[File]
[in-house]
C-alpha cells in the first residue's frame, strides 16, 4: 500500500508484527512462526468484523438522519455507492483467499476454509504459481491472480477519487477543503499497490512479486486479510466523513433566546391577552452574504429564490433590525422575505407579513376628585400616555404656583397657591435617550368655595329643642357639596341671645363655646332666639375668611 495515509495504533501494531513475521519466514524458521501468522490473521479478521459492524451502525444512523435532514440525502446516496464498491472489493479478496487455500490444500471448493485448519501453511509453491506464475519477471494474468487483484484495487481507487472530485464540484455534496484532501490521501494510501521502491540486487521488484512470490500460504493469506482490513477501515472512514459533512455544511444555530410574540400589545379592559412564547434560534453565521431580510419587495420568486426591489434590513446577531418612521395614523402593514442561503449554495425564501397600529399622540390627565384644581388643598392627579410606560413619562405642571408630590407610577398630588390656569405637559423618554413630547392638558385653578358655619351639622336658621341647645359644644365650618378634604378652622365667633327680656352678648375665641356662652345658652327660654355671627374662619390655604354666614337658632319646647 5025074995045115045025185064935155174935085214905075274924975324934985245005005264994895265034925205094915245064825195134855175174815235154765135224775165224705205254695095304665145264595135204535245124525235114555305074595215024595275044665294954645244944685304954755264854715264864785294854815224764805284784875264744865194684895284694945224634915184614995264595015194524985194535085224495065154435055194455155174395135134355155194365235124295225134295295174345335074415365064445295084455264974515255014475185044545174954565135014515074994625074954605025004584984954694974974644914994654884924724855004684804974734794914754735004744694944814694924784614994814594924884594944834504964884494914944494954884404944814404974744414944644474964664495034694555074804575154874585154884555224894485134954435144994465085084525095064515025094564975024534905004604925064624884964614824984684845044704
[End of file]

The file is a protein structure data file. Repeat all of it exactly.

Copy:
[in-house]
C-alpha cells in the first residue's frame, strides 16, 4: 500500500508484527512462526468484523438522519455507492483467499476454509504459481491472480477519487477543503499497490512479486486479510466523513433566546391577552452574504429564490433590525422575505407579513376628585400616555404656583397657591435617550368655595329643642357639596341671645363655646332666639375668611 495515509495504533501494531513475521519466514524458521501468522490473521479478521459492524451502525444512523435532514440525502446516496464498491472489493479478496487455500490444500471448493485448519501453511509453491506464475519477471494474468487483484484495487481507487472530485464540484455534496484532501490521501494510501521502491540486487521488484512470490500460504493469506482490513477501515472512514459533512455544511444555530410574540400589545379592559412564547434560534453565521431580510419587495420568486426591489434590513446577531418612521395614523402593514442561503449554495425564501397600529399622540390627565384644581388643598392627579410606560413619562405642571408630590407610577398630588390656569405637559423618554413630547392638558385653578358655619351639622336658621341647645359644644365650618378634604378652622365667633327680656352678648375665641356662652345658652327660654355671627374662619390655604354666614337658632319646647 5025074995045115045025185064935155174935085214905075274924975324934985245005005264994895265034925205094915245064825195134855175174815235154765135224775165224705205254695095304665145264595135204535245124525235114555305074595215024595275044665294954645244944685304954755264854715264864785294854815224764805284784875264744865194684895284694945224634915184614995264595015194524985194535085224495065154435055194455155174395135134355155194365235124295225134295295174345335074415365064445295084455264974515255014475185044545174954565135014515074994625074954605025004584984954694974974644914994654884924724855004684804974734794914754735004744694944814694924784614994814594924884594944834504964884494914944494954884404944814404974744414944644474964664495034694555074804575154874585154884555224894485134954435144994465085084525095064515025094564975024534905004604925064624884964614824984684845044704